The extreme variation which body weight may undergo is indeed remarkable. There is a report, probably true, of a man weighing over 1,000 pounds (453.5 Kg.), while a subject weighing 779 pounds (353.3 Kg.) has been studied by competent observers.1 At the other extreme, a 30 year old woman has recently been observed at the Mayo Clinic who weighed 44 pounds (20 Kg.) and was 5 feet 3.5 inches (161.3 cm.) in height.
While such spectacular deviations attract interest, lesser grades of underweight and overweight are of great importance in the health of the individual and are of much greater importance from the standpoint of public health than are sideshow freaks. In the latter half of life even moderate obesity is dangerous, and it has been shown that between the ages of 45 and 50 years 25 pounds (11.3 Kg.) of excess weight results in an increase of 25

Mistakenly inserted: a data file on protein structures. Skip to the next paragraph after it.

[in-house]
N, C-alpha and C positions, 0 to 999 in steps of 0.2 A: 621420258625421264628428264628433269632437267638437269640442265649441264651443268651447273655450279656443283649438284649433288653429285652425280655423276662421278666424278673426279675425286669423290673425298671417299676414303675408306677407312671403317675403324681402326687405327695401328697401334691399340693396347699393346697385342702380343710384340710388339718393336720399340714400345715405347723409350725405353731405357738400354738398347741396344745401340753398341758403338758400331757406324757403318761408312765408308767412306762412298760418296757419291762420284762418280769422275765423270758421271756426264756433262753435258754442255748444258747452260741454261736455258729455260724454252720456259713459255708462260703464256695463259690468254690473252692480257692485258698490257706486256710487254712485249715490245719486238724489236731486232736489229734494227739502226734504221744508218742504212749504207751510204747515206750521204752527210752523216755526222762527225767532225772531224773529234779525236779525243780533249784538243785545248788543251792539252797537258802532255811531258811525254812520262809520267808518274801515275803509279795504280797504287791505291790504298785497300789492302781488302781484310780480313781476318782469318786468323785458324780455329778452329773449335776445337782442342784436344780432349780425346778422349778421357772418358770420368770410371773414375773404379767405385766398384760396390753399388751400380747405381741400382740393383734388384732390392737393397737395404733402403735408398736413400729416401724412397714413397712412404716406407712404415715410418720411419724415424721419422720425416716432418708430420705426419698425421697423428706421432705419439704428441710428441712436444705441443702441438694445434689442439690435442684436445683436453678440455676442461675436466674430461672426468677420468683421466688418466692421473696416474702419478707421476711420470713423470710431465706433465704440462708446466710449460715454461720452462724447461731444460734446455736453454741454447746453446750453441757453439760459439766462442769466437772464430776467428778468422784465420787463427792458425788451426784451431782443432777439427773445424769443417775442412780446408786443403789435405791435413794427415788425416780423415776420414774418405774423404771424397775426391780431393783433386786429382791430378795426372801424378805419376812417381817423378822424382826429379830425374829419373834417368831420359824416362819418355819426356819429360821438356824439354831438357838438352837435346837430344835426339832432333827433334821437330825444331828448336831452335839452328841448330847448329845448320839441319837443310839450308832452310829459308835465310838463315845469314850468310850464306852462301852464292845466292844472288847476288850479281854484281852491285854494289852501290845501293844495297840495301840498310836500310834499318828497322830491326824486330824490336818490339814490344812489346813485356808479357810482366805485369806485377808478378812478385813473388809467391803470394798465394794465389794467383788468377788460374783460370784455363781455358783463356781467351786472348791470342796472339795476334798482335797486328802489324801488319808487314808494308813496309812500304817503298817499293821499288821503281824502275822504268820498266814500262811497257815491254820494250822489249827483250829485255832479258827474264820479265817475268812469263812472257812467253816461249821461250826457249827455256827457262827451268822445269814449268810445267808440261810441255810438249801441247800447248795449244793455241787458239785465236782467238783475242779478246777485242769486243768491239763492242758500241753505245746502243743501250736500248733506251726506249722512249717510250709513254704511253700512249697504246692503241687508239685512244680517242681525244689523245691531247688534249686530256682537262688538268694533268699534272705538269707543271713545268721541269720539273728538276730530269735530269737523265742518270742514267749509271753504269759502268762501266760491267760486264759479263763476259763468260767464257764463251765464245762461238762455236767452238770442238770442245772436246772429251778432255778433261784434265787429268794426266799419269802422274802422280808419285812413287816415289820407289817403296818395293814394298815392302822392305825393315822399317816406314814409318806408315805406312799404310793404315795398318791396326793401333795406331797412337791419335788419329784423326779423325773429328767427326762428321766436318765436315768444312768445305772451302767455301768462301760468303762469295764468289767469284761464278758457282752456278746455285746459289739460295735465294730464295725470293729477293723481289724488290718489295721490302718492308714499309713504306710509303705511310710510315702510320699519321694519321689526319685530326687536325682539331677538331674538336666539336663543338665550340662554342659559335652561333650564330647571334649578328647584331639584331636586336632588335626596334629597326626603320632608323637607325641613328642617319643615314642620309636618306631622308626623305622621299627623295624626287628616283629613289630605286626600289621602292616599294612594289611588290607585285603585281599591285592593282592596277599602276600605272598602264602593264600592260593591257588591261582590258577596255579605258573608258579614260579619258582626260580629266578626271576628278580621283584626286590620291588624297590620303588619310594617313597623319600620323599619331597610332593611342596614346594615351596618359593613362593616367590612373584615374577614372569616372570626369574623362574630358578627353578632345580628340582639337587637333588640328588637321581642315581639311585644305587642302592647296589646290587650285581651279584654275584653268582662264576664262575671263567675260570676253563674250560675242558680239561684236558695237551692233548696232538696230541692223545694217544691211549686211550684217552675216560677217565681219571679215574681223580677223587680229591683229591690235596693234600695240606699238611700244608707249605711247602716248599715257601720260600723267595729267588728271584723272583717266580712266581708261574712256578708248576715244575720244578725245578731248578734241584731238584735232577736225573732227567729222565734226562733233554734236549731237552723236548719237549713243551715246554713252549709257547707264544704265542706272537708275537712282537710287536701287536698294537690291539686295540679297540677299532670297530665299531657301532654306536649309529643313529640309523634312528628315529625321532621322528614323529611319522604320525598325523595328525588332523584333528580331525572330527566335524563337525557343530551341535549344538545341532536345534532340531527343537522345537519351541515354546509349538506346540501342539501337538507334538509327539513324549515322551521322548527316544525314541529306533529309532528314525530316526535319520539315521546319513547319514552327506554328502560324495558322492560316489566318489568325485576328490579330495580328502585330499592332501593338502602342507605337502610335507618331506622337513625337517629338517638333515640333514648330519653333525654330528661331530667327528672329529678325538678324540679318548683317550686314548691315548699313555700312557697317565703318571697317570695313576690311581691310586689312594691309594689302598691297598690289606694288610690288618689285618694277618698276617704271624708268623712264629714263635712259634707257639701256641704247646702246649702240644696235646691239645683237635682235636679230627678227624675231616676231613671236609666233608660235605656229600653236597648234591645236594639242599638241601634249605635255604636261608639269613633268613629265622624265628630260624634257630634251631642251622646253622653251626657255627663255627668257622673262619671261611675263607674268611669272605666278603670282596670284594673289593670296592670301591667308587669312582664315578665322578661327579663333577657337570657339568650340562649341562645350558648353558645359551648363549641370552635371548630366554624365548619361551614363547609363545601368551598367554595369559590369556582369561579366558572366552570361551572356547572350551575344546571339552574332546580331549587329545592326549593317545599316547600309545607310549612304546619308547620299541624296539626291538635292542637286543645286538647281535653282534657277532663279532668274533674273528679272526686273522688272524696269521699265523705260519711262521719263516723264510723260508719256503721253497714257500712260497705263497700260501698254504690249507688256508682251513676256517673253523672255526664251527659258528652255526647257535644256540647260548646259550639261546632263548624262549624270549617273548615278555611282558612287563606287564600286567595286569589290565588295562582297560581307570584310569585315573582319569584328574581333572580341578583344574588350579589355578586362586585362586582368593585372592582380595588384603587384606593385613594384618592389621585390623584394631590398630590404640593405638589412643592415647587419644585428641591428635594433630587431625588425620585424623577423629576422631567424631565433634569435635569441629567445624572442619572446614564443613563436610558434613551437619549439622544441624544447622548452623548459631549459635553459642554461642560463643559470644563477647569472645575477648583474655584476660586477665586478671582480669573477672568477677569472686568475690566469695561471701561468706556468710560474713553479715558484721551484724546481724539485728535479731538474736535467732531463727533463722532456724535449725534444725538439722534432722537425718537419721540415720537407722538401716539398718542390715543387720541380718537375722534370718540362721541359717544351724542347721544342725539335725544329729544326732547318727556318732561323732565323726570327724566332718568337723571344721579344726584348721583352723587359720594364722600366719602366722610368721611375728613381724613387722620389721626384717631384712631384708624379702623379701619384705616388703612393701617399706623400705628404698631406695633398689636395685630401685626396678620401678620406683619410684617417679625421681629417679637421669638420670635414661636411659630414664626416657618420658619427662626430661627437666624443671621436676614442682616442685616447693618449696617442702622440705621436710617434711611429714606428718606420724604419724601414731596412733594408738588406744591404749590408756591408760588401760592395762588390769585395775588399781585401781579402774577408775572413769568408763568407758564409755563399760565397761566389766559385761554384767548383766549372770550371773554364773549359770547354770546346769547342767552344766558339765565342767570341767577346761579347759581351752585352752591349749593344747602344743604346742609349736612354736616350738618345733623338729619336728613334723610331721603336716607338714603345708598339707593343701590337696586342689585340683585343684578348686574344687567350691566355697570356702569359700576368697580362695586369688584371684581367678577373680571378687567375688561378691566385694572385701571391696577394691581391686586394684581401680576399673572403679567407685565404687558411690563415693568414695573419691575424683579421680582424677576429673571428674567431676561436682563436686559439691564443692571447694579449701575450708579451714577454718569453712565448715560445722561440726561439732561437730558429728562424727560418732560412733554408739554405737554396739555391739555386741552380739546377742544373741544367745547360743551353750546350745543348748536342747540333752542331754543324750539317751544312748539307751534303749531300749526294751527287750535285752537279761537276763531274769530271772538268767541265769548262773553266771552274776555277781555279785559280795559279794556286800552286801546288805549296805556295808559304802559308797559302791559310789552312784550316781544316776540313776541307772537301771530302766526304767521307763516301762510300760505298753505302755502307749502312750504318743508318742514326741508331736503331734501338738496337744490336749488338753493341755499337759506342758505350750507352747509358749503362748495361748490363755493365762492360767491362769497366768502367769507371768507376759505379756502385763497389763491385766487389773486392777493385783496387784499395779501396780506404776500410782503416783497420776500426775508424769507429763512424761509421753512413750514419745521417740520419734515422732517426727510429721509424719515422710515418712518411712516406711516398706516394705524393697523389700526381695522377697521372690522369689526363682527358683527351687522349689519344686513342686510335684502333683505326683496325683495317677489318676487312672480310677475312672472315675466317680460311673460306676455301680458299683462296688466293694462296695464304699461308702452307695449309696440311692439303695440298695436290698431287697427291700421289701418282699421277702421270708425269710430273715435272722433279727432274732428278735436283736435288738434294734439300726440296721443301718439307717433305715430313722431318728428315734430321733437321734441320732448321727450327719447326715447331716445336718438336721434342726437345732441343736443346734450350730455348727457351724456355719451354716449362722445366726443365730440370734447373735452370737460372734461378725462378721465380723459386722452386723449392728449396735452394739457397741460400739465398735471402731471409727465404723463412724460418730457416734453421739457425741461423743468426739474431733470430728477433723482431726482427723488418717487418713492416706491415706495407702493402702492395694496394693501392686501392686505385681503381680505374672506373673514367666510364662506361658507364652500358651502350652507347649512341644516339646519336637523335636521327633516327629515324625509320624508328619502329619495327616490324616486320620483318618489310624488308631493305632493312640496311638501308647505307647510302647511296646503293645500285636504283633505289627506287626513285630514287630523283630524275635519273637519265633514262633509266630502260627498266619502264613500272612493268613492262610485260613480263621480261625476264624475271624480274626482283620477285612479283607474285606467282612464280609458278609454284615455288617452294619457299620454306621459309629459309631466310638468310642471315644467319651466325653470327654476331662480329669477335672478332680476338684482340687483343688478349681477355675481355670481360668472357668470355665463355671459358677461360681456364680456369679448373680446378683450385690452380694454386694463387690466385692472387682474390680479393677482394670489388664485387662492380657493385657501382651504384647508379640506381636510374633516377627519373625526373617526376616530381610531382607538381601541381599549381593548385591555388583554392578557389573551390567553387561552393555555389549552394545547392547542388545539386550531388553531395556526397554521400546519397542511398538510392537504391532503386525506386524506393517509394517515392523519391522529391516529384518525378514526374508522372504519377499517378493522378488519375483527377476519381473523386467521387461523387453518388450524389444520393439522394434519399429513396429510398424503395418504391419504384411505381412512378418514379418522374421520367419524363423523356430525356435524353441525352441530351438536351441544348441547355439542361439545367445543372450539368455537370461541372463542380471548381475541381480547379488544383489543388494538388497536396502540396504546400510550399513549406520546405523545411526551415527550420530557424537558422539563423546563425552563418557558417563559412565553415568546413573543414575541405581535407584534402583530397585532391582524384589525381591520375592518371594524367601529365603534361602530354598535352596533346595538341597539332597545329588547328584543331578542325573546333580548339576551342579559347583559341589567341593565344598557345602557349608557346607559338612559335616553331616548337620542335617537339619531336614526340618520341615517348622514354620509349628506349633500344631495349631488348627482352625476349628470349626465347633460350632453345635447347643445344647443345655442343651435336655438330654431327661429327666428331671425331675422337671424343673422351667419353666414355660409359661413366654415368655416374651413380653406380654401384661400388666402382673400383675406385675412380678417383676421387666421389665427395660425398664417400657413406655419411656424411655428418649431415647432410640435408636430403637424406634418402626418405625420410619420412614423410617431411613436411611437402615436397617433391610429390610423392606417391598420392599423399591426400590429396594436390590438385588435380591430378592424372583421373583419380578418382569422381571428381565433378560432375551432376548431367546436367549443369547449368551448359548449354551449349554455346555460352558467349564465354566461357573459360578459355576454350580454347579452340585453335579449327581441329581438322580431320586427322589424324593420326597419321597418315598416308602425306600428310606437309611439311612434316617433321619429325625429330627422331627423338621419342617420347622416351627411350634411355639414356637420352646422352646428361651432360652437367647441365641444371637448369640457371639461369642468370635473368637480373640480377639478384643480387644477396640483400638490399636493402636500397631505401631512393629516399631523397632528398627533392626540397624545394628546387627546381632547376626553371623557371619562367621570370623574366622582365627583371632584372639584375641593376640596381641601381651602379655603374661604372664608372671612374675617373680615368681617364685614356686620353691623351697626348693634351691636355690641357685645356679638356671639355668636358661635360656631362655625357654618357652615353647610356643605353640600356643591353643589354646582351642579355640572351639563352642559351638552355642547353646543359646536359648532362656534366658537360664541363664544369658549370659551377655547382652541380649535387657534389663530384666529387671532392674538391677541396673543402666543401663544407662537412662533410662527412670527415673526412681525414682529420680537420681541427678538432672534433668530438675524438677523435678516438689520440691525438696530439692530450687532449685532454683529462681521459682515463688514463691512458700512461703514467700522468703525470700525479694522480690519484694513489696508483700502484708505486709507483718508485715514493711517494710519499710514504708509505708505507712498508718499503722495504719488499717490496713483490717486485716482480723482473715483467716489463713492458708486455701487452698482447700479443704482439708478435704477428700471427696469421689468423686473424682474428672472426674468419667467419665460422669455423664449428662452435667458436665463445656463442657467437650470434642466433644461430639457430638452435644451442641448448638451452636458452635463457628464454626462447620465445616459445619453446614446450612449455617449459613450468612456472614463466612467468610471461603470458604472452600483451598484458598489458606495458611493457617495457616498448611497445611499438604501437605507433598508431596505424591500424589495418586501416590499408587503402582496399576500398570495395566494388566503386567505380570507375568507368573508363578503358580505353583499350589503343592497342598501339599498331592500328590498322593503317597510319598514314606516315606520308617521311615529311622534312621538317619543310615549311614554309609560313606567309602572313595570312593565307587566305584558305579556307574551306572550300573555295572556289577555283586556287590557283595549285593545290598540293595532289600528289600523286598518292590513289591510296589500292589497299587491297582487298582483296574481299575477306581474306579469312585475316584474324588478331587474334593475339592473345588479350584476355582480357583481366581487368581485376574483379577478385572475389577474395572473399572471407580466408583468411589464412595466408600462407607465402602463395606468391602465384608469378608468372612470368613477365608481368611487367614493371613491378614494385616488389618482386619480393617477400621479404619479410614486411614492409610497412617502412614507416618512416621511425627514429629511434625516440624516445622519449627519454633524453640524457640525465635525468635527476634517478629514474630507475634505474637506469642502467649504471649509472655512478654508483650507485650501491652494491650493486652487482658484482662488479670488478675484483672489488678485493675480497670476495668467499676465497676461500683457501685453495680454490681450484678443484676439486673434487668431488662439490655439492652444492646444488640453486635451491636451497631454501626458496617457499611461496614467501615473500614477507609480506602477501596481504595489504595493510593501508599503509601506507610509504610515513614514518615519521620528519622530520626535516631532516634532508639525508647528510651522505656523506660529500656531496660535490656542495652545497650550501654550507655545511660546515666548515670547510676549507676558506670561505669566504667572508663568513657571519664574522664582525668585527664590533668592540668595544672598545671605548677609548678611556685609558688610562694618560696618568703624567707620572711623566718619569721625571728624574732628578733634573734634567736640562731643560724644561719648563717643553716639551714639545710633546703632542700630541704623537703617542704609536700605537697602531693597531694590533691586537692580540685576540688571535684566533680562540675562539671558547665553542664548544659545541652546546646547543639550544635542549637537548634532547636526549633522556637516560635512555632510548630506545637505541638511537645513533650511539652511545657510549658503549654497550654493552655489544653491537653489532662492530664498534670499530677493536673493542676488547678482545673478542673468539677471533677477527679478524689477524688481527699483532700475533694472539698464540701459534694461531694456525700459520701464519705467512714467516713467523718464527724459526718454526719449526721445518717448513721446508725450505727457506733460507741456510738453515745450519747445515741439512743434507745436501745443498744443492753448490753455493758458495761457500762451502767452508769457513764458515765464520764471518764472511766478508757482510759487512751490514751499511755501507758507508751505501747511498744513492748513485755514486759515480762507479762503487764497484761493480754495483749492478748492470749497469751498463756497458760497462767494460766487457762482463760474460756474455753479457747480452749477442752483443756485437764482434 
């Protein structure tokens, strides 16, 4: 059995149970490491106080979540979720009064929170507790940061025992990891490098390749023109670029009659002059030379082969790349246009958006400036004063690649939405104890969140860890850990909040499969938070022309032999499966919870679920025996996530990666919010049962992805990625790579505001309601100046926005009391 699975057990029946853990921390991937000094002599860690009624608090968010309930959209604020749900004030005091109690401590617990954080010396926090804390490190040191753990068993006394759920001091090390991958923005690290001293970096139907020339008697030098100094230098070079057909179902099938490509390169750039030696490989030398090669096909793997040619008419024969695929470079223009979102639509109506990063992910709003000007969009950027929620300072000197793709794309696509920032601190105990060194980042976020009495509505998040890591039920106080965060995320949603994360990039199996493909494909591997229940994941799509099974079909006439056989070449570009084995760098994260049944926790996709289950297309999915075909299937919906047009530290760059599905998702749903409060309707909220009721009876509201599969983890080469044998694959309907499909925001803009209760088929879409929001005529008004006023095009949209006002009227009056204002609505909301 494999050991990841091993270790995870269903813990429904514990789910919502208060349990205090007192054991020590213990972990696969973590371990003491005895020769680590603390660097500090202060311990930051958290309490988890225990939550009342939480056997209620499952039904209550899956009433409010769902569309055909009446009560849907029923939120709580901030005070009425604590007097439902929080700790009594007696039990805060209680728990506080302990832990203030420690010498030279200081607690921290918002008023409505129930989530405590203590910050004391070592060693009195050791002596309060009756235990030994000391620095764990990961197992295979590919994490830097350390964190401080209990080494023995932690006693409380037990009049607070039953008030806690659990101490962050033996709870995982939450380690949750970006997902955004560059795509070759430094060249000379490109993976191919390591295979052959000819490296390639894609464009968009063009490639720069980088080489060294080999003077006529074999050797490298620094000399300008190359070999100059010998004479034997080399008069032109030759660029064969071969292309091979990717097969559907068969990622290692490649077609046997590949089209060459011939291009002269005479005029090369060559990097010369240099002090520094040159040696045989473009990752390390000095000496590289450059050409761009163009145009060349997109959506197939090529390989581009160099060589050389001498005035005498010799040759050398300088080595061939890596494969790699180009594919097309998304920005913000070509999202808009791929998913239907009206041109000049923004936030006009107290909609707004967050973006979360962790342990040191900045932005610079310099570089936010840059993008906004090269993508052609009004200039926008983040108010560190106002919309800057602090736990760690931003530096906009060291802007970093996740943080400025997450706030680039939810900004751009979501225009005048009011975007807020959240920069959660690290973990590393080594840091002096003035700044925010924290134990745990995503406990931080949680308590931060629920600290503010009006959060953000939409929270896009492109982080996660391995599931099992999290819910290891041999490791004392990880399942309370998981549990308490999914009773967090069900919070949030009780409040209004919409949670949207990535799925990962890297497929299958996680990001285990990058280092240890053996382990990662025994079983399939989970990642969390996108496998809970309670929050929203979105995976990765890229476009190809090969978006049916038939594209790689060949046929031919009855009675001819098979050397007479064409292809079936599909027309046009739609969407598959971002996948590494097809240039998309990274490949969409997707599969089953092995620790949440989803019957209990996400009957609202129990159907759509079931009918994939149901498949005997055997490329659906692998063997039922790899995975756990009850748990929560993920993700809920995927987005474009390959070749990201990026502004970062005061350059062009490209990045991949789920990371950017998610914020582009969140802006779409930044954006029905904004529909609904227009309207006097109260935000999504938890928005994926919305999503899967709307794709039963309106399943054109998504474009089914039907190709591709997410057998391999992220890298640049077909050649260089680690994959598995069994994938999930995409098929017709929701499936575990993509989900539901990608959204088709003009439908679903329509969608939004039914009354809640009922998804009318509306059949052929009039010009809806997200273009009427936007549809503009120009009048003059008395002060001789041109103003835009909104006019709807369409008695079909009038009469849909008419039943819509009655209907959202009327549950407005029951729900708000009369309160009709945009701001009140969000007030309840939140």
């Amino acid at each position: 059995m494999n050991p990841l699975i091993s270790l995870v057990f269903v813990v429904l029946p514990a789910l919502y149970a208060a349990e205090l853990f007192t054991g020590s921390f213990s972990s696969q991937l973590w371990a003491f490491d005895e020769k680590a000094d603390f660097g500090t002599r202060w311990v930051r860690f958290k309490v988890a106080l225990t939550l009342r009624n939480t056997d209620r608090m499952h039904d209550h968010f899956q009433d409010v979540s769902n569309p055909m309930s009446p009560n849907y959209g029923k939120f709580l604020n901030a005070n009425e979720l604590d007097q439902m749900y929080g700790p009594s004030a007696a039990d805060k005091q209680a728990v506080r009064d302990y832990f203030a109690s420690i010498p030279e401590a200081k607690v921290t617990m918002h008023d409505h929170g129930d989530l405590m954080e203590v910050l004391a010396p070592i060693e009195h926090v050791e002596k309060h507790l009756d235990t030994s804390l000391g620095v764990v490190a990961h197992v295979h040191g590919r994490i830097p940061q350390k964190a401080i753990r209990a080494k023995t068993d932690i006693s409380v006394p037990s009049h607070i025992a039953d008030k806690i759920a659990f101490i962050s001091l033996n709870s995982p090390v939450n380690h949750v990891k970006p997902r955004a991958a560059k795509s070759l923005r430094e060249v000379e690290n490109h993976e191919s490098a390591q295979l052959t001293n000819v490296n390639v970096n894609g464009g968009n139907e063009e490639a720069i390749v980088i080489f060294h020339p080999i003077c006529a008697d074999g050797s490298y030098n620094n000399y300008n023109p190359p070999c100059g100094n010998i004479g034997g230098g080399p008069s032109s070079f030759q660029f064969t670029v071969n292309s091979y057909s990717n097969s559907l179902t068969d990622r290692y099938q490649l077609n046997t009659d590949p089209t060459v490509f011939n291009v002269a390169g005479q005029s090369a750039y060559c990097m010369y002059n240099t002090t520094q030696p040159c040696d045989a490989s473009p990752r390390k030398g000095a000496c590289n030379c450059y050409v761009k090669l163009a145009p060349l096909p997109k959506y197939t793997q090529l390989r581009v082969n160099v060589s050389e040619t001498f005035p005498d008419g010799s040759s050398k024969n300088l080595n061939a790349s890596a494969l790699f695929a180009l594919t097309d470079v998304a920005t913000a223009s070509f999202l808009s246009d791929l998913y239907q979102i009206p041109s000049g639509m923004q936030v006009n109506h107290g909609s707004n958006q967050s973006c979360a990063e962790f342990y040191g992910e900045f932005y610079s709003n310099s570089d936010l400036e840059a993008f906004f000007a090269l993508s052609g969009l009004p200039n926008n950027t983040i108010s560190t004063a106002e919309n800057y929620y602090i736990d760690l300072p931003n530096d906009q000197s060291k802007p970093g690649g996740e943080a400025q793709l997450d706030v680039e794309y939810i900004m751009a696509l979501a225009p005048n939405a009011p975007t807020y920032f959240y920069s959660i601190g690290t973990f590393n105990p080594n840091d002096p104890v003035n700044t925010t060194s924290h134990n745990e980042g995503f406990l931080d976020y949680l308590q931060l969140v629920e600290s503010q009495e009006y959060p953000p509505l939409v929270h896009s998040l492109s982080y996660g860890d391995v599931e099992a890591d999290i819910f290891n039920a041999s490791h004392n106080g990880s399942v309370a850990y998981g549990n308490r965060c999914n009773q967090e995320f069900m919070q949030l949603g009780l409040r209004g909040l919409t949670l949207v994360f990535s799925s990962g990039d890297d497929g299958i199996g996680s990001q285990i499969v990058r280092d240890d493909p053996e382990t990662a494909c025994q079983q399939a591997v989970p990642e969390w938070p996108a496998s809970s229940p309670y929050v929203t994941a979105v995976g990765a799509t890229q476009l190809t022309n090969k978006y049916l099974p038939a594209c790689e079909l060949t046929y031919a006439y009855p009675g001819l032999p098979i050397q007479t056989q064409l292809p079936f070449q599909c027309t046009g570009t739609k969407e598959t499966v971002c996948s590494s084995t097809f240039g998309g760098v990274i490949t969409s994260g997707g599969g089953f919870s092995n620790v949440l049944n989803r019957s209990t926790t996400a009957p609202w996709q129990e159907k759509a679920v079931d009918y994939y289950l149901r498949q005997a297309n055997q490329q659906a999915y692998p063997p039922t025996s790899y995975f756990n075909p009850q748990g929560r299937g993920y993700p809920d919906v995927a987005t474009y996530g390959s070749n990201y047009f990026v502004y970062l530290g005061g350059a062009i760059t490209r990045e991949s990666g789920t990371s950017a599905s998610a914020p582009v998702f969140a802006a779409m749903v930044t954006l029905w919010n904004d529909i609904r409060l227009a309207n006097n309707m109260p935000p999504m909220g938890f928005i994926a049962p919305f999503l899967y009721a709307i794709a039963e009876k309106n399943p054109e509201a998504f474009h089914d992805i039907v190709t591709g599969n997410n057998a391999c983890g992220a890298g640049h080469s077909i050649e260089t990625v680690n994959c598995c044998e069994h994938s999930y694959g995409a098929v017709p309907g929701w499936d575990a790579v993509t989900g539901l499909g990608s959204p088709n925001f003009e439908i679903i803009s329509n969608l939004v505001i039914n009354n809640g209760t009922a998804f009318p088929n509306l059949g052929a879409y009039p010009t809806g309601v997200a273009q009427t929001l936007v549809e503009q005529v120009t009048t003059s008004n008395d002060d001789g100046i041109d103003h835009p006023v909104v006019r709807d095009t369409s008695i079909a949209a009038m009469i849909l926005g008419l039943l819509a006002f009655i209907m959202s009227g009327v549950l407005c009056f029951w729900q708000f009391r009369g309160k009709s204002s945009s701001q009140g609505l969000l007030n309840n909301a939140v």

GASTINEAU CF, RYNEARSON EH, IRMISCH AK. TREATMENT OF THE FAT AND THE LEAN. JAMA. 1949;139(2):86–91. doi:10.1001/jama.1949.02900190016005
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